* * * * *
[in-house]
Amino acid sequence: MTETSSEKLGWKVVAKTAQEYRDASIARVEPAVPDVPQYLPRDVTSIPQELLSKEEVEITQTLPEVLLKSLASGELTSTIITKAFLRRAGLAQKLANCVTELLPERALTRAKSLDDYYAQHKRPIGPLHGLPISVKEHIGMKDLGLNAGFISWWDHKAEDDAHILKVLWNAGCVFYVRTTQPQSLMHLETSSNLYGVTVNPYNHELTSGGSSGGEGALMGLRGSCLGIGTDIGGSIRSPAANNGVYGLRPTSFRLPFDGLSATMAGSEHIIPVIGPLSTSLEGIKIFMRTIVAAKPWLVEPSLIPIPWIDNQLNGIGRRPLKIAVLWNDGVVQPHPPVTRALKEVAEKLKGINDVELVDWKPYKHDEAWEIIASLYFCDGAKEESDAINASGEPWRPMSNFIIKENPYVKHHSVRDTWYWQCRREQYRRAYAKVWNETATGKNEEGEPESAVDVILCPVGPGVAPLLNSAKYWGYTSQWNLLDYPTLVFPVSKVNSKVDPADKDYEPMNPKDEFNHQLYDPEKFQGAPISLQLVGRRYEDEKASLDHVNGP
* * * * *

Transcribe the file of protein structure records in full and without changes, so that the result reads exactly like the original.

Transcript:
[in-house]
Amino acid sequence: MTETSSEKLGWKVVAKTAQEYRDASIARVEPAVPDVPQYLPRDVTSIPQELLSKEEVEITQTLPEVLLKSLASGELTSTIITKAFLRRAGLAQKLANCVTELLPERALTRAKSLDDYYAQHKRPIGPLHGLPISVKEHIGMKDLGLNAGFISWWDHKAEDDAHILKVLWNAGCVFYVRTTQPQSLMHLETSSNLYGVTVNPYNHELTSGGSSGGEGALMGLRGSCLGIGTDIGGSIRSPAANNGVYGLRPTSFRLPFDGLSATMAGSEHIIPVIGPLSTSLEGIKIFMRTIVAAKPWLVEPSLIPIPWIDNQLNGIGRRPLKIAVLWNDGVVQPHPPVTRALKEVAEKLKGINDVELVDWKPYKHDEAWEIIASLYFCDGAKEESDAINASGEPWRPMSNFIIKENPYVKHHSVRDTWYWQCRREQYRRAYAKVWNETATGKNEEGEPESAVDVILCPVGPGVAPLLNSAKYWGYTSQWNLLDYPTLVFPVSKVNSKVDPADKDYEPMNPKDEFNHQLYDPEKFQGAPISLQLVGRRYEDEKASLDHVNGP